Mobile Sources

This photograph taken by NASA shows a cloud of smog hugging the circumference of earth.  Courtesy of NASA.

EES | Cases by Practice Area

Clean Air Act Mobile Source Cases


The emission of pollution - including carbon monoxide, oxides of nitrogen, and hydrocarbons - from cars, trucks and engines that go into other types of equipment (e.g., lawnmowers, generators and construction equipment) is regulated under Title II of the Clean Air Act, often referred to as the “mobile source” title because the sources of air pollution covered by this title are mobile. Air pollution from mobile sources accounts for more than half of the air pollution in the United States today.

The Environmental Protection Agency (EPA) sets emission limits for different classes of motor vehicles and engines. In order for a manufacturer to lawfully import or introduce into commerce in the United States vehicles or engines, the vehicles or engines must be covered by a Certificate of Conformity (like a license) issued for each model year demonstrating that the vehicle or engine will meet the applicable emission limits throughout its useful life. This is done by pre-certification emissions testing of one or more representative vehicles or engines.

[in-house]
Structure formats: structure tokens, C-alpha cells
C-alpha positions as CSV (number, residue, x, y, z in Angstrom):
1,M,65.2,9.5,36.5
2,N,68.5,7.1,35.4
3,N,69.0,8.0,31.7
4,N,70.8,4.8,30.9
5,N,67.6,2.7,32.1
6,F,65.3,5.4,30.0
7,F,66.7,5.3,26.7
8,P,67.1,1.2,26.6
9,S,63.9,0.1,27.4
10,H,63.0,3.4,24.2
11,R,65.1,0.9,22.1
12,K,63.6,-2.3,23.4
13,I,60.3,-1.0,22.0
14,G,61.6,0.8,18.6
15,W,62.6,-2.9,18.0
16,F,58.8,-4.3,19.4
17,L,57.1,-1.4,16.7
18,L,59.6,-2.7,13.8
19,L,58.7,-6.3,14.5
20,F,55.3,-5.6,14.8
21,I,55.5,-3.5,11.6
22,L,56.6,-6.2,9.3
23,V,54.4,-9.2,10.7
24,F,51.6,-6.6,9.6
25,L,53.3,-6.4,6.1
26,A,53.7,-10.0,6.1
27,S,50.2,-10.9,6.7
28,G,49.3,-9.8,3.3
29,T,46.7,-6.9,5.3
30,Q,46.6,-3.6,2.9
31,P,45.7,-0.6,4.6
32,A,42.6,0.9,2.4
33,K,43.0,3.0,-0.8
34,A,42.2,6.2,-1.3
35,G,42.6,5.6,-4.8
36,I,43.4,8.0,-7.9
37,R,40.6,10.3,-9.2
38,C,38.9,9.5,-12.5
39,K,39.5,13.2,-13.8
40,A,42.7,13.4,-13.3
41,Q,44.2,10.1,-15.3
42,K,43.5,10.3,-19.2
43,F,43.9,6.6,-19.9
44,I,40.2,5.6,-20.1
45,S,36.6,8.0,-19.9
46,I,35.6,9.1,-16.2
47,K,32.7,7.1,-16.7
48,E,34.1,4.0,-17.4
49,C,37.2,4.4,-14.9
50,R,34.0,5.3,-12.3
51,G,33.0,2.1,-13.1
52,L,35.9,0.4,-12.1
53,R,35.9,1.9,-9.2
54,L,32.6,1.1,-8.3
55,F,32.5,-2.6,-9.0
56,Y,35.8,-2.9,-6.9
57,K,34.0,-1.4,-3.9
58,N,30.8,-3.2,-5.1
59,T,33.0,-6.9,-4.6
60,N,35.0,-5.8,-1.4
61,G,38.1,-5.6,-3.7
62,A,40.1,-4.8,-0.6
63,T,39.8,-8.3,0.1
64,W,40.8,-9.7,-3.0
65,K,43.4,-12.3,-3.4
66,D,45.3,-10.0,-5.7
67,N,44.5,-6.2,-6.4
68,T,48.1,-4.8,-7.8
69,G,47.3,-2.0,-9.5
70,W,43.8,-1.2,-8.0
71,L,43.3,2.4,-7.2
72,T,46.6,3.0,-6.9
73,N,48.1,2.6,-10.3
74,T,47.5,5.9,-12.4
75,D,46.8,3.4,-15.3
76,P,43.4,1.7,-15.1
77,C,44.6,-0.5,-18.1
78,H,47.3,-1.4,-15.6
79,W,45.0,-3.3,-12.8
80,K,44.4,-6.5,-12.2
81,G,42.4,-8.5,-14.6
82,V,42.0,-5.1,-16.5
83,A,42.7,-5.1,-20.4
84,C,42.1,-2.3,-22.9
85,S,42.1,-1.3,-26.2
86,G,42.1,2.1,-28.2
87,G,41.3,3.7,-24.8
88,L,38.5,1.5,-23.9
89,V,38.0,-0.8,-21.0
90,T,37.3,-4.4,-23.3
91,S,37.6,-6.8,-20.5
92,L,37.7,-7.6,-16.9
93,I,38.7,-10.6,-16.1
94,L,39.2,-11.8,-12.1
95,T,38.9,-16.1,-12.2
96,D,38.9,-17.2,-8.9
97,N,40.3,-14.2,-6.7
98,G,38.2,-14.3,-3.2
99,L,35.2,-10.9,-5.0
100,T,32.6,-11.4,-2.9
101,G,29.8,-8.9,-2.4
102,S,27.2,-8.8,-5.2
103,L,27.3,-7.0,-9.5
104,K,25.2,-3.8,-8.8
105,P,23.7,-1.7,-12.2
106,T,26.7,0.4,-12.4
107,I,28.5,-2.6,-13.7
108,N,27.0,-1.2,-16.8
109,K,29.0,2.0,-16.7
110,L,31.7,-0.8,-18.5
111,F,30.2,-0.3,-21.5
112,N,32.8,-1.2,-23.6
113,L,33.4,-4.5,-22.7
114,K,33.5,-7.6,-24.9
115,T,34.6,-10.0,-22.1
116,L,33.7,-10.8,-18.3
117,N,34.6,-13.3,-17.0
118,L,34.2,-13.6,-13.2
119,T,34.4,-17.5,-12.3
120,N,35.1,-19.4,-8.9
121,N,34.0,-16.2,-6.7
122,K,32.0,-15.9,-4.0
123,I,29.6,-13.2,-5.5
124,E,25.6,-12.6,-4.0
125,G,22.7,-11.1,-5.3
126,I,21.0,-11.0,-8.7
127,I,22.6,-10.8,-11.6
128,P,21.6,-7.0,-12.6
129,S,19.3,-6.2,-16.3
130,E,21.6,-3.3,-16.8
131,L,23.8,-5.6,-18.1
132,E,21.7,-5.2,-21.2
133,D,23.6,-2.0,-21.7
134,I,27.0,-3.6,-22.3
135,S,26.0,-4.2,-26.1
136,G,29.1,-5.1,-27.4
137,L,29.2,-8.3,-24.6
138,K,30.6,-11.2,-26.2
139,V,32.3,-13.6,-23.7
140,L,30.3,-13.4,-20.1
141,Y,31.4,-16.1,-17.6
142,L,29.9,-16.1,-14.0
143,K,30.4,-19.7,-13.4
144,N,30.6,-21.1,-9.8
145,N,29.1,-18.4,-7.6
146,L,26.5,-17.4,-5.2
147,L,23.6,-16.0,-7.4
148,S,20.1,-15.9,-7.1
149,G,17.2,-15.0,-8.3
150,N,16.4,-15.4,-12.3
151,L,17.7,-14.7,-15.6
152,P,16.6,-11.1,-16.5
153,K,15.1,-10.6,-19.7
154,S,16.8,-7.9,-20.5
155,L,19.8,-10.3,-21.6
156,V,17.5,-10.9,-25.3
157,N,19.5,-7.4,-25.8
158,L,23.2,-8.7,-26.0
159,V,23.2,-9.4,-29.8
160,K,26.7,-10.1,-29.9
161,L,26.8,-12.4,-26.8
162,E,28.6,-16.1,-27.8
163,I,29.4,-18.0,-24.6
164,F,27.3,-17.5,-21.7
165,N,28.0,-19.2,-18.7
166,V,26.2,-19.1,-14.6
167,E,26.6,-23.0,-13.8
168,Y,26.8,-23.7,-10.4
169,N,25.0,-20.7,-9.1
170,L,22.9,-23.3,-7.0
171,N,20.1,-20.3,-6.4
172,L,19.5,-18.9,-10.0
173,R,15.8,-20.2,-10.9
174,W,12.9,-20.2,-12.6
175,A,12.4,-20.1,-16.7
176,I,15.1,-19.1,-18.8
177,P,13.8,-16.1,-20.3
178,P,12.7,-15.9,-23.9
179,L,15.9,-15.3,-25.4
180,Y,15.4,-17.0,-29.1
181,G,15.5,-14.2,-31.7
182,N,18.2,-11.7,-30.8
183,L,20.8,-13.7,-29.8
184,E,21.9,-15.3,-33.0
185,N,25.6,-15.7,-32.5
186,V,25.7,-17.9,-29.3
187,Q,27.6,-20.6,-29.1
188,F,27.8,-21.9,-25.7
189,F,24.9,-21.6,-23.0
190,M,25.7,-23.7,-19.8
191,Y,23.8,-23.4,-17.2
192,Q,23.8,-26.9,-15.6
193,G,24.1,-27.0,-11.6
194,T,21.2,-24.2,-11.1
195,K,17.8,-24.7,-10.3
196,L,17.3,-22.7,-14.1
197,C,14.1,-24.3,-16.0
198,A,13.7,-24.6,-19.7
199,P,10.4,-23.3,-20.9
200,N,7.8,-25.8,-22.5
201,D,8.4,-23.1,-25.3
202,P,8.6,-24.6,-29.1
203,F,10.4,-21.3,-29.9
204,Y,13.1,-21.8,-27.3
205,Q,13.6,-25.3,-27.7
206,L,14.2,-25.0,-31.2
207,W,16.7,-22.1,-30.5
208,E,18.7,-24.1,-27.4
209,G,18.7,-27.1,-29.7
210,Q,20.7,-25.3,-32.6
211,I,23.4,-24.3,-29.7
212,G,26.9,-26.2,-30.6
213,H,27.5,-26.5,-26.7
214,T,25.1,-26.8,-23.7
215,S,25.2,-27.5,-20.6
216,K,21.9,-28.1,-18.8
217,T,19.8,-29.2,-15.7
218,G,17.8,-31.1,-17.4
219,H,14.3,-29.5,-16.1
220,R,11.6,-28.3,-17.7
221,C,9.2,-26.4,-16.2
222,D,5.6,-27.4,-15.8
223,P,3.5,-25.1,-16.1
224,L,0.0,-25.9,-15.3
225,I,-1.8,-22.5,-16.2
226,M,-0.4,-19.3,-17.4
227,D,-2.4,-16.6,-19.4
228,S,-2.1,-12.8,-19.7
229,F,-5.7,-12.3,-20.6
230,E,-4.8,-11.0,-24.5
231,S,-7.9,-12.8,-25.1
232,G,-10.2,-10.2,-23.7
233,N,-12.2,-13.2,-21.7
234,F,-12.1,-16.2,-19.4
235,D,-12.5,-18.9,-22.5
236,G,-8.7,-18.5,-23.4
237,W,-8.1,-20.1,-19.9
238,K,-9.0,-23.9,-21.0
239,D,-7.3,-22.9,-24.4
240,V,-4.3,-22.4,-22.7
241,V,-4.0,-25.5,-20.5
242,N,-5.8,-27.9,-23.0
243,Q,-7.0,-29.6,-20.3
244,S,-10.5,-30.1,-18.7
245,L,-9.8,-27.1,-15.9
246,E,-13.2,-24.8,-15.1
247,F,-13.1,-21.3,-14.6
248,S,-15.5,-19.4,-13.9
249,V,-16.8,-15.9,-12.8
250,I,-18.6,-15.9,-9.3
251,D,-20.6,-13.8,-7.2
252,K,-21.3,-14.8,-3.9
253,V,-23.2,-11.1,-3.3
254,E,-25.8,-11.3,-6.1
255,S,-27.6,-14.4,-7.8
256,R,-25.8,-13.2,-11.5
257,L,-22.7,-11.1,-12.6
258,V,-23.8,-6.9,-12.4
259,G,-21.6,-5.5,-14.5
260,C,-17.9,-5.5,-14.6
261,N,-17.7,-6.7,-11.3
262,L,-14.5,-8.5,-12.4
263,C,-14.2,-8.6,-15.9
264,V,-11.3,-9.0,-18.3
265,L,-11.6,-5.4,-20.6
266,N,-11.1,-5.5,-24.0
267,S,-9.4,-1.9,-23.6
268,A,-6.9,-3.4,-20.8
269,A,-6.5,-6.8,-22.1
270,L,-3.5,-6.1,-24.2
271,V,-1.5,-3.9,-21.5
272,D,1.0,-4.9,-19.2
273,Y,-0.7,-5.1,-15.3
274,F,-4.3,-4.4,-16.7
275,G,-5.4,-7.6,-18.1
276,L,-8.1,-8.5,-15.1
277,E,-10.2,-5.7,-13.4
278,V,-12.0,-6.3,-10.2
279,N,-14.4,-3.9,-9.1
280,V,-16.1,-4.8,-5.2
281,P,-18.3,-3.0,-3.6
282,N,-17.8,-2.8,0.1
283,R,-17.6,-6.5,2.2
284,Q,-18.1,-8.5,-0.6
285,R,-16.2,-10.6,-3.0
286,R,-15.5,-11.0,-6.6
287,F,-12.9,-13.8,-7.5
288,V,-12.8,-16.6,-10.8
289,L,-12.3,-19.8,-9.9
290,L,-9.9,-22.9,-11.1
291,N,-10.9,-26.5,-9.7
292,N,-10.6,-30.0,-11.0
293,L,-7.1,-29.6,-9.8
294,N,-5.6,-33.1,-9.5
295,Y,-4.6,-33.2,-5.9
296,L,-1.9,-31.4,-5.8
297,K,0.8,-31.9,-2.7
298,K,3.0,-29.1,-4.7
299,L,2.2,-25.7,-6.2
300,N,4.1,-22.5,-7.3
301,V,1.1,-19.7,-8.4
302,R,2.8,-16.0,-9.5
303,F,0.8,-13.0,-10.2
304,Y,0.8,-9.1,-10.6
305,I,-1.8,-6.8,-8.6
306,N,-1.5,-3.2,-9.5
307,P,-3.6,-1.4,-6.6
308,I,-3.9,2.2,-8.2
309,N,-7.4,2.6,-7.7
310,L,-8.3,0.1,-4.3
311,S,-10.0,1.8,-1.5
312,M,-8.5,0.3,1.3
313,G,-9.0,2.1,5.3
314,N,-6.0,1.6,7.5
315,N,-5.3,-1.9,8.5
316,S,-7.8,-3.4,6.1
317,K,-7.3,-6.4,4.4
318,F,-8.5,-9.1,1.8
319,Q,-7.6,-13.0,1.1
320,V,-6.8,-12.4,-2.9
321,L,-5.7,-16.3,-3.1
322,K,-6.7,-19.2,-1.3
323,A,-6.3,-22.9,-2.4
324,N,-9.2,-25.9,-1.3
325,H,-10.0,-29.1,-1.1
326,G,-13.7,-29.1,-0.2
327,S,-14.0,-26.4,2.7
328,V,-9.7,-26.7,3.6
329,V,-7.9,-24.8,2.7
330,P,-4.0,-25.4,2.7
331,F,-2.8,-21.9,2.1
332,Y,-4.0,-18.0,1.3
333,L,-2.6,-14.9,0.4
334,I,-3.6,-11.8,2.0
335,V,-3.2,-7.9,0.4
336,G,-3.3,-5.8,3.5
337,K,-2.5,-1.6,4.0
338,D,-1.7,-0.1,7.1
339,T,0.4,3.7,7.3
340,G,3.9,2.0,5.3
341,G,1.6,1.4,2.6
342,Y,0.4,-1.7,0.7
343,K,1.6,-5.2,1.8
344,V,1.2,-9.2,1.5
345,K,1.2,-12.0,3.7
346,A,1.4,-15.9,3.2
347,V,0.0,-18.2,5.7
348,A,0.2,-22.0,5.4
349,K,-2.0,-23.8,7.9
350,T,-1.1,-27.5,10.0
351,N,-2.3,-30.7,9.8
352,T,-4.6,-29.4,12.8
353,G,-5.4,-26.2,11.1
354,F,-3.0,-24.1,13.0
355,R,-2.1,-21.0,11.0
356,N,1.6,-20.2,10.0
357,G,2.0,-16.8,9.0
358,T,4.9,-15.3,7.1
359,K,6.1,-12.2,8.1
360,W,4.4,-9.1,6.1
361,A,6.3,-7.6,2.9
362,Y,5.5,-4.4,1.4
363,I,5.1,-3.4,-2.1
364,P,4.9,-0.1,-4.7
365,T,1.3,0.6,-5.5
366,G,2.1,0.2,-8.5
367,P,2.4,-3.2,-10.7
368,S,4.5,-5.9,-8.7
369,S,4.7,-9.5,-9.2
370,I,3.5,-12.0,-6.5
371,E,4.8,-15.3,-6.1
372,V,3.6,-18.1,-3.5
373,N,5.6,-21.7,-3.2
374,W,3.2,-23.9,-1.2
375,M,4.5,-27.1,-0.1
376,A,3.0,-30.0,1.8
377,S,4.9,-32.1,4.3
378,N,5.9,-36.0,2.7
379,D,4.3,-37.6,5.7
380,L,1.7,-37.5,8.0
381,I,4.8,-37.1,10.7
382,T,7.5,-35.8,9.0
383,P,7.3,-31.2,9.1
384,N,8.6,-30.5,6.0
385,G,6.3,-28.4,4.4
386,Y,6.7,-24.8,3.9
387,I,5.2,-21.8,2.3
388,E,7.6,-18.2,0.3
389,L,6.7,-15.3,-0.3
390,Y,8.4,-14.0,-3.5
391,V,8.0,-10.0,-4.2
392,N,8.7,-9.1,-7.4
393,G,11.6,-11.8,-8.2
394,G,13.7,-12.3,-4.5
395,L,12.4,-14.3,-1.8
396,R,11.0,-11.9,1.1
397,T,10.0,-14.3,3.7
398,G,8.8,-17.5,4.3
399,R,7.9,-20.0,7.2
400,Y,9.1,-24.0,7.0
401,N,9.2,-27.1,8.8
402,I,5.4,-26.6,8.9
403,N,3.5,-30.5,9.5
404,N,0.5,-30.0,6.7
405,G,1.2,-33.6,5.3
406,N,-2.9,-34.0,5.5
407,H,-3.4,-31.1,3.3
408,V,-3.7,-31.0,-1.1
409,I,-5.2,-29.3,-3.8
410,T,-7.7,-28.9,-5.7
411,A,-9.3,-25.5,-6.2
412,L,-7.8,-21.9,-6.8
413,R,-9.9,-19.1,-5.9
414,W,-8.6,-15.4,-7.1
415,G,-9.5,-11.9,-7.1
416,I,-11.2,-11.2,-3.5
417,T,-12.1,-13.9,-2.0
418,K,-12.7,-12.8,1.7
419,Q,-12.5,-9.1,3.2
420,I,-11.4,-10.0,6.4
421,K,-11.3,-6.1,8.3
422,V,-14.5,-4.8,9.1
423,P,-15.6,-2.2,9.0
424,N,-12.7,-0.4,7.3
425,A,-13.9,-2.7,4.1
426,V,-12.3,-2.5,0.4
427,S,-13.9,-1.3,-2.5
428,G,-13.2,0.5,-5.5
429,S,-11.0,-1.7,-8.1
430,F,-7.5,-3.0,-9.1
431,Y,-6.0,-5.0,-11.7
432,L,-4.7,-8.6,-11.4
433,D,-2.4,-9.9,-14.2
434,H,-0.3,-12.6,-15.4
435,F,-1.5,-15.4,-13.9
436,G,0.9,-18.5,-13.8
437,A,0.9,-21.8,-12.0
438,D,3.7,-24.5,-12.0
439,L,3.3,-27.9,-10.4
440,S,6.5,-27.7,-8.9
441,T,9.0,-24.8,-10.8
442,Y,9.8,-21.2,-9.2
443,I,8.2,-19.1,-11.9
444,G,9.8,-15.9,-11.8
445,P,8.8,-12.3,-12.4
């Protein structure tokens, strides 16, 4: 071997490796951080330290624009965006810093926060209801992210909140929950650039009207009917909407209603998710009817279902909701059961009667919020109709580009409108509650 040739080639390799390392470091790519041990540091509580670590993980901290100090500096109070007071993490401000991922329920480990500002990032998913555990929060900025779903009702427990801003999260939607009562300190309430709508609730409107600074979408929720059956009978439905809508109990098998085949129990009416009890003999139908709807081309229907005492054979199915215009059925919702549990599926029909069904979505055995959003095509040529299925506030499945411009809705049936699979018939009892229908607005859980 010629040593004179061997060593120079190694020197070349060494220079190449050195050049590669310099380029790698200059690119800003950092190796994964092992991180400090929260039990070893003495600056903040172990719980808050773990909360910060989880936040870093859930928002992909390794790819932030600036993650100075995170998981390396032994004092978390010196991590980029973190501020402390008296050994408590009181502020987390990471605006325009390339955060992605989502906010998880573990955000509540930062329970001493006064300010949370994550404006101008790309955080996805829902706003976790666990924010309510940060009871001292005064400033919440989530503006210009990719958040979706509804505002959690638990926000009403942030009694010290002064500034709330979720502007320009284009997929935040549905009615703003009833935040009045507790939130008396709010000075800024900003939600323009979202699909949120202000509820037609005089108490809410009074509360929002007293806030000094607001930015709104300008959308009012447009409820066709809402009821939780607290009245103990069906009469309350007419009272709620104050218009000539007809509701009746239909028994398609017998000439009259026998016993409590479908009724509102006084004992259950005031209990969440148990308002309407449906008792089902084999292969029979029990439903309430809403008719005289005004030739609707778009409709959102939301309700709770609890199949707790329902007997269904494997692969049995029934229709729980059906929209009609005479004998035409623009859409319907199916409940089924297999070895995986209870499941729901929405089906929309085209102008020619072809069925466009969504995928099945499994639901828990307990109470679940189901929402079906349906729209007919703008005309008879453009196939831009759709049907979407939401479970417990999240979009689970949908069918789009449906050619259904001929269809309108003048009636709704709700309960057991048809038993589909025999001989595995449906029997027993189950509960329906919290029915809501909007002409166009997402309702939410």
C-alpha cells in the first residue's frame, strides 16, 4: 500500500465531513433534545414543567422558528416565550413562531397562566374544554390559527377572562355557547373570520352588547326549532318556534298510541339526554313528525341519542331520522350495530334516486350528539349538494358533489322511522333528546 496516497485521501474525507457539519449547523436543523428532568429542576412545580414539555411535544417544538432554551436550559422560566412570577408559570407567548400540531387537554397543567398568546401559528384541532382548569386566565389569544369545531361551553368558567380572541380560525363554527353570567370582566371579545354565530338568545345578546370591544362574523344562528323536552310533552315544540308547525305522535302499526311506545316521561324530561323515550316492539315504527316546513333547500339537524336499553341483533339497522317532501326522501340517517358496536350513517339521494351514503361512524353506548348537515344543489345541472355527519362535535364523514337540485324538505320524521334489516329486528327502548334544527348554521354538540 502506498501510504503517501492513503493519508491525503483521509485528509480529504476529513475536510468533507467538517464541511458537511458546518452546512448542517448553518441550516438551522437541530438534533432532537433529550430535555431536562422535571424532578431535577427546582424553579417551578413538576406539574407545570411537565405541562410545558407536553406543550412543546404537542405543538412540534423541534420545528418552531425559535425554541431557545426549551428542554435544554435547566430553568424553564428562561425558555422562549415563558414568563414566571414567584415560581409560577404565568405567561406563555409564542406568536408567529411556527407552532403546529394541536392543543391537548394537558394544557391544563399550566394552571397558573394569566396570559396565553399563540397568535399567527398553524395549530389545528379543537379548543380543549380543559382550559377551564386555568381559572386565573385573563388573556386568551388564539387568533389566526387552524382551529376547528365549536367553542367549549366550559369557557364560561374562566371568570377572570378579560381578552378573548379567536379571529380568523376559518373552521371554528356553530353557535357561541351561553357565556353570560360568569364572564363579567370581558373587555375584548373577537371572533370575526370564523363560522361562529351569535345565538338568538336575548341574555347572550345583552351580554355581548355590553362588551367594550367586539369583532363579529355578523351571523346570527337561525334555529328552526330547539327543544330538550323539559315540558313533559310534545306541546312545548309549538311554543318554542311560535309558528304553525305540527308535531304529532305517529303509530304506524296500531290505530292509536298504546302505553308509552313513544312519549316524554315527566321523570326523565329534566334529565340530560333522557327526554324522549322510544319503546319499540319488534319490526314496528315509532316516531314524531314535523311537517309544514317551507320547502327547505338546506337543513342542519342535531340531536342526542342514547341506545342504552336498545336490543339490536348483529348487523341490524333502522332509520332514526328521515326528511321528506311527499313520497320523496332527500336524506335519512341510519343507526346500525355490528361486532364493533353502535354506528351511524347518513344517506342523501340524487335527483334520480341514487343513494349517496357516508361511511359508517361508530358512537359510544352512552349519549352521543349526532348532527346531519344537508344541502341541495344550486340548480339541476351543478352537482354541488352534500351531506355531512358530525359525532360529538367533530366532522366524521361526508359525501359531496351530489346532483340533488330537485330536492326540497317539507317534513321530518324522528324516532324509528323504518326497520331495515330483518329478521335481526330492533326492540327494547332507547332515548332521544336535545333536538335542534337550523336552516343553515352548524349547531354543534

Enforcement Actions

The Environmental Enforcement Section, on behalf of EPA has brought numerous actions against manufacturers that fail to comply with Title II requirements.

Actions Against Entities that Import and Sell Uncertified Vehicles and Engines and/or Fail to Properly Label the Engines or Provide Required Warranties

The Clean Air Act and the regulations adopted by EPA to implement Title II make it unlawful to import or introduce into commerce vehicles or engines that are not covered by a Certificate of Conformity. This includes situations:

  • where a manufacturer does not apply for a Certificate at all;
  • and situations where the vehicle or engine which a manufacturer claims is covered by a Certificate of Conformity does not in fact conform in all material respects to the design specifications in the certificate.

Absent a valid certificate there is no way for EPA to be assured that the particular vehicle or engine in fact will meet the emission limits.

Manufacturers also must properly label their engines, offer specified emission system warranties, and timely report emission-related defects to EPA so that EPA can determine if a recall is needed.